№11 2021

УДК / UDK: 821.111

Author: Michael Bowden
About the author:

Michael Bowden, PhD student, The University of Leeds, Woodhouse Lane, Leeds LS2 9JT, United Kingdom.


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The ascendency of Donald Trump to President of the United States was marked by the concretisation of the “post-truth” era, an era in which brazen falsehoods not only withstood counterclaims to veracity but seemed to derive their legitimacy from their opposition to readily accepted truths. Epitomised by Kellyanne Conway’s infamous promulgation of “alternative facts,” the defining characteristic of post-truth politics seemed to be that the content of an utterance mattered less than the shamelessness with which it was uttered. It evidenced a divorce between traditional concepts of sincerity and the truth on which such sincerity was traditionally premised, allowing for the post-truth manipulation of shamelessness to make the most forceful claim over the sincere. This trend, I will argue in this essay, has its roots in the abundance of cynicism that beset American postmodernism, which along with post-truth shamelessness also gave rise to the cultural need for a new understanding of sincerity. I intend to trace how Fyodor Dostoevsky’s work influenced one of the foremost proponents of such new sincerity, the novelist David Foster Wallace. Giving particular focus to Dostoevsky’s emphasis on shame in his post-Siberian works, especially in the portrayal of Fyodor Karamazov, I will argue that such emphasis has its correspondence in Emmanuel Levinas’s theorisation of the ethical. I will conclude by suggesting that Levinasian ethics, which represent a departure from the totalising tendency of Enlightenment philosophy, might thereby serve as the basis for a new type of sincerity, one that maintains a sense of the ethical in the face of post-truth shamelessness.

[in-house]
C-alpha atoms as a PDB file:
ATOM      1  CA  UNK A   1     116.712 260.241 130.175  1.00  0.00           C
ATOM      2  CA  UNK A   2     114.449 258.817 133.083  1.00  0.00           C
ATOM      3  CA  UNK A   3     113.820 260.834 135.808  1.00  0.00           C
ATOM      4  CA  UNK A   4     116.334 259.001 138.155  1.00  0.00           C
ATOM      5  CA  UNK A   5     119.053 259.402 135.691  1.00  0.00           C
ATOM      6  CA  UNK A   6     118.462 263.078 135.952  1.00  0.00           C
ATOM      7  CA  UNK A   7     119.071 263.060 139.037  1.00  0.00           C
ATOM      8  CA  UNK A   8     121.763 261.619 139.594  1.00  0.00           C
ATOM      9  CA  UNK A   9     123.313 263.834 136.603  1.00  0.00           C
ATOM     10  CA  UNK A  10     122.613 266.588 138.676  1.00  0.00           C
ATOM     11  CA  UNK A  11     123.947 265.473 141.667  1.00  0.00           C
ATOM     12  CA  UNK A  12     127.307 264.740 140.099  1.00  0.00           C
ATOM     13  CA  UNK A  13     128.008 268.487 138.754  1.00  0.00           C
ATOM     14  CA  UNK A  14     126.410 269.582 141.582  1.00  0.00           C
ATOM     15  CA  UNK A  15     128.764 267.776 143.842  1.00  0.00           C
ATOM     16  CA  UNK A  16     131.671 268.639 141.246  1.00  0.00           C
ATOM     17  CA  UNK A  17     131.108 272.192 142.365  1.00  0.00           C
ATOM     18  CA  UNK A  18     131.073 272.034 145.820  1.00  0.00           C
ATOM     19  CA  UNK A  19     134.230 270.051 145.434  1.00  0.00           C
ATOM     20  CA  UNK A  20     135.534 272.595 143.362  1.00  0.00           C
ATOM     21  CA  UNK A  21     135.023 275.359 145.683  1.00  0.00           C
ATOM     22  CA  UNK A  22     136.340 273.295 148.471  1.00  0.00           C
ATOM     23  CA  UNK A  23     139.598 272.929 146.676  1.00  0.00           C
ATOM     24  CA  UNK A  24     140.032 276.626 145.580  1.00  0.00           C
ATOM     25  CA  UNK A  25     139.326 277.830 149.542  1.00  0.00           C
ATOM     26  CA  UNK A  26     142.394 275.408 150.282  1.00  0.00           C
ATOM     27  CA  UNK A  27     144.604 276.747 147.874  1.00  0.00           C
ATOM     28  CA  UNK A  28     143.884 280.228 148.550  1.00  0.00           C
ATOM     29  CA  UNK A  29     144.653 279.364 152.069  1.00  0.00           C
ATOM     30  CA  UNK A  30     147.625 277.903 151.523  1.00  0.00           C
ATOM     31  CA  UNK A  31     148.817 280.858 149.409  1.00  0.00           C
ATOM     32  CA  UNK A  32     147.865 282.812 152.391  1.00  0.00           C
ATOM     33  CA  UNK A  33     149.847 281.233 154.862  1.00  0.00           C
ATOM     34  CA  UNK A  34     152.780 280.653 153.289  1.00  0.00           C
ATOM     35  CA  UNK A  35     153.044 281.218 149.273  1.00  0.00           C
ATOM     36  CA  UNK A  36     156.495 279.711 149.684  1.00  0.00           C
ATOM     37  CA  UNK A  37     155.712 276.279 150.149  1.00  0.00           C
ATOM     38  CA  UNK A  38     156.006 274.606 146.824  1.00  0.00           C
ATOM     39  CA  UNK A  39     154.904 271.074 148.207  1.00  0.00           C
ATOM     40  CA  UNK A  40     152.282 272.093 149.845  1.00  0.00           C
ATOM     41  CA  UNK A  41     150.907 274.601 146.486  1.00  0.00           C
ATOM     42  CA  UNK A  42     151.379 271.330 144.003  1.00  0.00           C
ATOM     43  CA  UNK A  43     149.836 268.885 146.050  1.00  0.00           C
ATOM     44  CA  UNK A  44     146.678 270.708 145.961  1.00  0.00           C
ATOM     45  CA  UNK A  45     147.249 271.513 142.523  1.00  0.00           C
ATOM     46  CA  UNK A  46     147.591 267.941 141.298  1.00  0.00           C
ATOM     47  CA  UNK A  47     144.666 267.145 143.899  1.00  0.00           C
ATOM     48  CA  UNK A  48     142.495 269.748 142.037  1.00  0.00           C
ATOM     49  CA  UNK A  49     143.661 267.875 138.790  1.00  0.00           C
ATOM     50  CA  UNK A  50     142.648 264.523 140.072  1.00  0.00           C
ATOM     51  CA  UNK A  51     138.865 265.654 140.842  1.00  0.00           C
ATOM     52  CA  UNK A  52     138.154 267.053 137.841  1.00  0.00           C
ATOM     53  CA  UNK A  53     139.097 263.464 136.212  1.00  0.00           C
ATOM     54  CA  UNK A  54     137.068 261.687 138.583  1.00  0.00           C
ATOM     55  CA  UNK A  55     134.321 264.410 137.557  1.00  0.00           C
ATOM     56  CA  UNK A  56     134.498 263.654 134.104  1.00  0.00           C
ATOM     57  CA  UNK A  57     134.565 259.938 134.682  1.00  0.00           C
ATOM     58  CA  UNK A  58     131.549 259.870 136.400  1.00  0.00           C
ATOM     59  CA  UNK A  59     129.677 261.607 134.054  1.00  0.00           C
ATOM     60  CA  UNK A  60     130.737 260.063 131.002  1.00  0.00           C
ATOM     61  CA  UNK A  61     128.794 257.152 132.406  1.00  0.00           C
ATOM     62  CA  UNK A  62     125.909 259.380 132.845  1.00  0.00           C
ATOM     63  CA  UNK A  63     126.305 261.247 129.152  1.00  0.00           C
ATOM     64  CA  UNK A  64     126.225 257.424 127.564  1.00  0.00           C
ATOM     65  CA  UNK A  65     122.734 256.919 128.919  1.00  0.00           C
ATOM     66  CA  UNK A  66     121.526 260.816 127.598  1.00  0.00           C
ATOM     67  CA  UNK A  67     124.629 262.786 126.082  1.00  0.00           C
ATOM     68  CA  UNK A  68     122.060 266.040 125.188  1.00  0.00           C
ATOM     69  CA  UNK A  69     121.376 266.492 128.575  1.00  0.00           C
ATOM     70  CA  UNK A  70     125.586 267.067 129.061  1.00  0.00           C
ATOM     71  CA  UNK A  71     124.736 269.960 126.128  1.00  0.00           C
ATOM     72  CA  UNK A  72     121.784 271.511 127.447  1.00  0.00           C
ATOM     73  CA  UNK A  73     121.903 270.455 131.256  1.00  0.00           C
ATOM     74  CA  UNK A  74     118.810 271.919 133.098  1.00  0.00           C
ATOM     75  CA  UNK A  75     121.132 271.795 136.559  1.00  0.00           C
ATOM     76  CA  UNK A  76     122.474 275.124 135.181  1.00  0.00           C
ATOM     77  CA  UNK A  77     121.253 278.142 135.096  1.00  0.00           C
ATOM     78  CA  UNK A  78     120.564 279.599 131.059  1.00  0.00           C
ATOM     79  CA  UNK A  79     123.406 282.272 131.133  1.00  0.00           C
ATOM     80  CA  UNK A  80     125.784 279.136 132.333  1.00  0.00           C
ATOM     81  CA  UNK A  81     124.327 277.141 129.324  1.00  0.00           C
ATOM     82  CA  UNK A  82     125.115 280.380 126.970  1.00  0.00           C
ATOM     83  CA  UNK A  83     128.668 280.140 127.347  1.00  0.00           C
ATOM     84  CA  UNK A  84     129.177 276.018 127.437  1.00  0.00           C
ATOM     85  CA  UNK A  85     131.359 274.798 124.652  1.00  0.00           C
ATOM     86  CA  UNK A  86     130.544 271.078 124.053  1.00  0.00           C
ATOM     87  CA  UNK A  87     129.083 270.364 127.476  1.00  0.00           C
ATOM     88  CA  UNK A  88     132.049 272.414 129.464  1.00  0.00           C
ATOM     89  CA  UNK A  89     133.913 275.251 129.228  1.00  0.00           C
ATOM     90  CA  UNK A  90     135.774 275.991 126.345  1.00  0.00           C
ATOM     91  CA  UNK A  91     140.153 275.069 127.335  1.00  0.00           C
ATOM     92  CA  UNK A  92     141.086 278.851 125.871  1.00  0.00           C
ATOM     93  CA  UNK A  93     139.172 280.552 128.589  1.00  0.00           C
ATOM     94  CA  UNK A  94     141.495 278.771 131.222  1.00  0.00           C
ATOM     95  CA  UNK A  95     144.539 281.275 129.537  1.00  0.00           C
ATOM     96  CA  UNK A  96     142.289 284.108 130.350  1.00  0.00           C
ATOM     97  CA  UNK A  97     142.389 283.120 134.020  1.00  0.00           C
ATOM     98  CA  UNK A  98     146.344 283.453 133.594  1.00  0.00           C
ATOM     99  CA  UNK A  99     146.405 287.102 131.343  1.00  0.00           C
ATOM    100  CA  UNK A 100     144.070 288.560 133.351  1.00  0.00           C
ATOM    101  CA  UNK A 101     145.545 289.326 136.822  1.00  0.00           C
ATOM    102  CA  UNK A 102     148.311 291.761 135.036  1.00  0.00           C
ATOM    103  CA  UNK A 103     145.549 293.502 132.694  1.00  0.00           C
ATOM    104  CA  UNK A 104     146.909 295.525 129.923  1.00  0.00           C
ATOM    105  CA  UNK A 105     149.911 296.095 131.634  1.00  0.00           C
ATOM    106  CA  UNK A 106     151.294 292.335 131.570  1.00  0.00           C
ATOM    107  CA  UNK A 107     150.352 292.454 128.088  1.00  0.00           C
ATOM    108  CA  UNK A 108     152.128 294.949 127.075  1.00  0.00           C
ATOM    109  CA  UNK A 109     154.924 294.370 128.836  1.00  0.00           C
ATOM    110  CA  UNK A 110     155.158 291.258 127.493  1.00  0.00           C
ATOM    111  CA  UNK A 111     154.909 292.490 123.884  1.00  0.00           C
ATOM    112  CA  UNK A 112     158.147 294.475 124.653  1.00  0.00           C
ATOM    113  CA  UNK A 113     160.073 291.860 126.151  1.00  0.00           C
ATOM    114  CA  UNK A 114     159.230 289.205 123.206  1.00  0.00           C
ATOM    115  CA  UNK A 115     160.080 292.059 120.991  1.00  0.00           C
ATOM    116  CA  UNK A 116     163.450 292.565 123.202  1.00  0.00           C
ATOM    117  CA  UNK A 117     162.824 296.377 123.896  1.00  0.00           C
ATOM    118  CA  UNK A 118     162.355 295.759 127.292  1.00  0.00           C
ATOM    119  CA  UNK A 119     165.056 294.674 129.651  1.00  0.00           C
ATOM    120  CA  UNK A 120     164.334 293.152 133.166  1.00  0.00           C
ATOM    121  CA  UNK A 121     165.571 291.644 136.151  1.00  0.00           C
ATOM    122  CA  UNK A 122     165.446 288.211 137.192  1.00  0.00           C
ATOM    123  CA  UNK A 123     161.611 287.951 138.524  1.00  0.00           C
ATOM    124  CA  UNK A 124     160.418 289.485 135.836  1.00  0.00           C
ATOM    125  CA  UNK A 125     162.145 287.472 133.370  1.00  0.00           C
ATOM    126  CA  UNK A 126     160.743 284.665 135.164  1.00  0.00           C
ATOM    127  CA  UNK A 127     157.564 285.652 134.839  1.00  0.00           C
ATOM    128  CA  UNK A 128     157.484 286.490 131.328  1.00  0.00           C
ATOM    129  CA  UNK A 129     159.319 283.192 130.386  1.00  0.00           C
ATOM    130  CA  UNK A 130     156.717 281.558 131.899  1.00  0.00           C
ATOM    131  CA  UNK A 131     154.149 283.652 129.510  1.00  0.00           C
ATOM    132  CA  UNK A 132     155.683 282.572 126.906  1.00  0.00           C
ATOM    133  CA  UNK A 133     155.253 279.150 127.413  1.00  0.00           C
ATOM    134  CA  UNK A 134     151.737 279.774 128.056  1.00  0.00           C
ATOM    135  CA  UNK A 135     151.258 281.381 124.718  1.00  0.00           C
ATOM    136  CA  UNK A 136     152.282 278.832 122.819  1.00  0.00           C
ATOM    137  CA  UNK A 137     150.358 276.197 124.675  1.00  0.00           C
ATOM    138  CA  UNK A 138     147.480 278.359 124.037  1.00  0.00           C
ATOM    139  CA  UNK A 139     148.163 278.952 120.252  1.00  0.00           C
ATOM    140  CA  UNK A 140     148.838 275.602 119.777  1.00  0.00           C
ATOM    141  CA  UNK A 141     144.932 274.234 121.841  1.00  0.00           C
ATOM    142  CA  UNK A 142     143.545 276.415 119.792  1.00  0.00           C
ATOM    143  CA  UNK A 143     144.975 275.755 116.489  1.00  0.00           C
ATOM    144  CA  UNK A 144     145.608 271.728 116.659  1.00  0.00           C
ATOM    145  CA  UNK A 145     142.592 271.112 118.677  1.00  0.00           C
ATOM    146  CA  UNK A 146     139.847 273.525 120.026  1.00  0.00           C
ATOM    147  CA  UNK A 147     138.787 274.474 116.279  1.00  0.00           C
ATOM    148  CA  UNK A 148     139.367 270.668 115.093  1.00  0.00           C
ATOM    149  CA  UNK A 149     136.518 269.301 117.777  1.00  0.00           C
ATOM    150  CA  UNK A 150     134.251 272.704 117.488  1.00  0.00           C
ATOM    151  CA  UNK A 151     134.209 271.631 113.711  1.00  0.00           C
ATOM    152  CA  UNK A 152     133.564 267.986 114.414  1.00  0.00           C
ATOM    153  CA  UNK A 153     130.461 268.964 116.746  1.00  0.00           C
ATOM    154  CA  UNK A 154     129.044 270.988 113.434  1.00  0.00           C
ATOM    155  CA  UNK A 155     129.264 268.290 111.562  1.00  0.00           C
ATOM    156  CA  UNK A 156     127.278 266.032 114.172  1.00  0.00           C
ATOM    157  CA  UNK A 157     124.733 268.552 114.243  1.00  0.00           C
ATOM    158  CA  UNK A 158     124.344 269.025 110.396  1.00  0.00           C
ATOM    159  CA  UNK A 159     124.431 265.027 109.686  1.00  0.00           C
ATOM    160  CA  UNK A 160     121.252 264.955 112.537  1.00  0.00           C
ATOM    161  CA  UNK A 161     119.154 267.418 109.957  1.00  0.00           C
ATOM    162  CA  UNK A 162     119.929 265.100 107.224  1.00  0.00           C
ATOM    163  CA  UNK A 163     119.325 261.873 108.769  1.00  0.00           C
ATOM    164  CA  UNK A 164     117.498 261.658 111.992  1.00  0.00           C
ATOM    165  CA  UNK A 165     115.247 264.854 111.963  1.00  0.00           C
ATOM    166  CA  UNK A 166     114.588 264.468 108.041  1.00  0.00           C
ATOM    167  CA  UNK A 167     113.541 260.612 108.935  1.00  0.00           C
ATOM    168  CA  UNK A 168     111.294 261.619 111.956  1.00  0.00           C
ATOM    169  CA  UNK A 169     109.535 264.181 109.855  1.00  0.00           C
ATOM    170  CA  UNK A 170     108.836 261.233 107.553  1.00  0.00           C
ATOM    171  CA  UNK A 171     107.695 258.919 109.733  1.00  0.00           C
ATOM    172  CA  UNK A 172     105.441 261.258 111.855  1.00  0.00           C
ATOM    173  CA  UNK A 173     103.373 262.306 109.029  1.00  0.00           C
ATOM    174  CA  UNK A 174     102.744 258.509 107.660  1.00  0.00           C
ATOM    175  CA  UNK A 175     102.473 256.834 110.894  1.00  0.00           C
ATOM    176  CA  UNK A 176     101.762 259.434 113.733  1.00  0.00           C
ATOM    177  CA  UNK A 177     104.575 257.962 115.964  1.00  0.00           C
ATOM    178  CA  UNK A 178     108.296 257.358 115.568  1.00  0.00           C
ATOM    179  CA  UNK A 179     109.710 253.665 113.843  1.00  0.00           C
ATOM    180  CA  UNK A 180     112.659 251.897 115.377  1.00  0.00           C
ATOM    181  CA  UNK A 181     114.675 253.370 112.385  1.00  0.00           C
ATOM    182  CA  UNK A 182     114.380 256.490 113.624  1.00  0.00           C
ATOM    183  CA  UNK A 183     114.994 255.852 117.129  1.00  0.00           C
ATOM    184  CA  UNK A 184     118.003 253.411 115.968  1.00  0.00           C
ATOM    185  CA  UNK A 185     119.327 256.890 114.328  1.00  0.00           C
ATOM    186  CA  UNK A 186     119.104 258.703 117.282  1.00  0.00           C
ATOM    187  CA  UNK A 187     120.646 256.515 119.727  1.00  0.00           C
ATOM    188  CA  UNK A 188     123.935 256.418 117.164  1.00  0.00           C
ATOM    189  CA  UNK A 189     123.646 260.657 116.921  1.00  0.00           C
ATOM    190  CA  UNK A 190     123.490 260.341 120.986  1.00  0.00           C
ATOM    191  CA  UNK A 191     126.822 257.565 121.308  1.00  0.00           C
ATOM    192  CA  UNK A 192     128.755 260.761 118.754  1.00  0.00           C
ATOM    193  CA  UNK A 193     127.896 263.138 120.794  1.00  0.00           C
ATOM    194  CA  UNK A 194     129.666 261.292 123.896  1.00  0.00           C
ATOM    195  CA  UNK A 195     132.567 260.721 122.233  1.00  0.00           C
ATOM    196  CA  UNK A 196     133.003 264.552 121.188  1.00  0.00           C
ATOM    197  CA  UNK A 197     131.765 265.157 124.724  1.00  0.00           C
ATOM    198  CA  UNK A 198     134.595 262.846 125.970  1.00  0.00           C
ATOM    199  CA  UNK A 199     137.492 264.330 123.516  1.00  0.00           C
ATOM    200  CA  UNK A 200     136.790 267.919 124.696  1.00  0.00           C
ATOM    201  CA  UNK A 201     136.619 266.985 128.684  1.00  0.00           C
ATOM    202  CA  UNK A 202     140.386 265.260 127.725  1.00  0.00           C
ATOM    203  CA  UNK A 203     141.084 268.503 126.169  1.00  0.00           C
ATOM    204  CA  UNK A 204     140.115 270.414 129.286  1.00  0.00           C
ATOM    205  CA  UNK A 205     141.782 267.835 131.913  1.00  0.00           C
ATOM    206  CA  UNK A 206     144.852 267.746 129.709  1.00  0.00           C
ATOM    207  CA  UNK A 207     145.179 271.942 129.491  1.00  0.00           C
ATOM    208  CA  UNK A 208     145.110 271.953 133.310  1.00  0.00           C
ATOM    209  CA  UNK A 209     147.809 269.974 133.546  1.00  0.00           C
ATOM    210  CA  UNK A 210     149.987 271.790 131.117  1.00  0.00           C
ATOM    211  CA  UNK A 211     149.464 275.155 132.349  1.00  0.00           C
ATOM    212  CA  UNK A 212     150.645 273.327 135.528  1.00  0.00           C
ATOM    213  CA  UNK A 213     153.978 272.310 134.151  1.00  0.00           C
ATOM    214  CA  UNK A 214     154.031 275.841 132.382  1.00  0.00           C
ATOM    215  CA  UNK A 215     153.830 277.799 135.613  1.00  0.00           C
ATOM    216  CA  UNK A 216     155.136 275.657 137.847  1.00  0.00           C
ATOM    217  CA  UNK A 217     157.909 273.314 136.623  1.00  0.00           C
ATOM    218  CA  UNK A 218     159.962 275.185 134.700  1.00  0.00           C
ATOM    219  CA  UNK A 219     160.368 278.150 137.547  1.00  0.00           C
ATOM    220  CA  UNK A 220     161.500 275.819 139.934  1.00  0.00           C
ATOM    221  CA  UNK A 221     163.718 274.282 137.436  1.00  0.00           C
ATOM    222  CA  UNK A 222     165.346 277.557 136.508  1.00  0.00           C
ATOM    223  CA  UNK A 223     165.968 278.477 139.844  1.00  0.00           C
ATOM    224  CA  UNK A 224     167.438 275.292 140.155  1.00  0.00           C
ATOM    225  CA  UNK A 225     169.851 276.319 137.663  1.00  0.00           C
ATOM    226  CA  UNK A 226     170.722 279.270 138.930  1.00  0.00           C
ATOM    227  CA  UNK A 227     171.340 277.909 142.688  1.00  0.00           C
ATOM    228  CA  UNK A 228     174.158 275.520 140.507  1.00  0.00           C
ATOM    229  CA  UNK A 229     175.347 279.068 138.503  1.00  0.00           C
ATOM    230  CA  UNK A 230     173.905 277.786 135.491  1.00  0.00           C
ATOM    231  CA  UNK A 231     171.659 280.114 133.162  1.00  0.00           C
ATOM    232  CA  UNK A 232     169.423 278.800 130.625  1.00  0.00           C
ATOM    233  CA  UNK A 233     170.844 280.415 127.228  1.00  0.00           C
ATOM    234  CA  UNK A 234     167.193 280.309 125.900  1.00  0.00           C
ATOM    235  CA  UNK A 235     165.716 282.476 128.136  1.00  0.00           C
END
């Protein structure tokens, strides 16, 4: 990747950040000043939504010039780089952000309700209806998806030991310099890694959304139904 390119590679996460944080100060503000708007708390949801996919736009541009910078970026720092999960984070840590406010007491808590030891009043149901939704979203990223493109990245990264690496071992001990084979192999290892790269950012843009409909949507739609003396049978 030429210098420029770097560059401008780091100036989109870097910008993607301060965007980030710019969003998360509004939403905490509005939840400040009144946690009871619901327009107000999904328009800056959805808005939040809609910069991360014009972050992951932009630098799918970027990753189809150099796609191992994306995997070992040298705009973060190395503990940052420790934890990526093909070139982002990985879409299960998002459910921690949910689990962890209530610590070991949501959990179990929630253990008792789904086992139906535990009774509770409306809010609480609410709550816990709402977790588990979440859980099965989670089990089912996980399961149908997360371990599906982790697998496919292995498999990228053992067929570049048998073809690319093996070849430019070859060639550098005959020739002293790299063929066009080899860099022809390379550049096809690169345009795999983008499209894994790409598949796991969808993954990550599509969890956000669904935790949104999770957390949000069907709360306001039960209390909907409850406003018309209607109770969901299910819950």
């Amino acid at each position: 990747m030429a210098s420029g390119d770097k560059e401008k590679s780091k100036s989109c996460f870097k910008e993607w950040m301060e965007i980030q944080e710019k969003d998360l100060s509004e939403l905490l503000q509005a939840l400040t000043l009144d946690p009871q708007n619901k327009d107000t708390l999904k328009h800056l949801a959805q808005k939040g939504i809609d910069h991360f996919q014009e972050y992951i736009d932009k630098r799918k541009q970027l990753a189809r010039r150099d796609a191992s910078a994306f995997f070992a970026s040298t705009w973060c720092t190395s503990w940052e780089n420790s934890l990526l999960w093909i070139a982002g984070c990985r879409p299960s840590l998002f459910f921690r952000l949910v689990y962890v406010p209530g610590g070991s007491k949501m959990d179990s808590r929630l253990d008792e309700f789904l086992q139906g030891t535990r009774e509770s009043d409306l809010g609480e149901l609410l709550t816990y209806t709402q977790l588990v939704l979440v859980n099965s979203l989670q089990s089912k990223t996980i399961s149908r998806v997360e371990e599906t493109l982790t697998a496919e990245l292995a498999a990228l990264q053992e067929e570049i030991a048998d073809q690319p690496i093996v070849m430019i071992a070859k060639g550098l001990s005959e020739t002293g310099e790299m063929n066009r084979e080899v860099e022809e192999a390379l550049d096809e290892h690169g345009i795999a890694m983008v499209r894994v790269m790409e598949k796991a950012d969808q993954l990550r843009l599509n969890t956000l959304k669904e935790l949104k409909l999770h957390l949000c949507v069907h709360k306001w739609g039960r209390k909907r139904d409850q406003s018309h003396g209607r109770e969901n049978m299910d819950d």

Keywords: Fyodor Dostoevsky, David Foster Wallace, Donald Trump, shamelessness, New Sincerity, Emmanuel Levinas, ethics.
For citation:

Bowden, Michael. “Shamelessness and New Sincerity: Dostoevsky, David Foster Wallace, and Trump’s America.” Literature of the Americas, no. 11 (2021): 155–182. 


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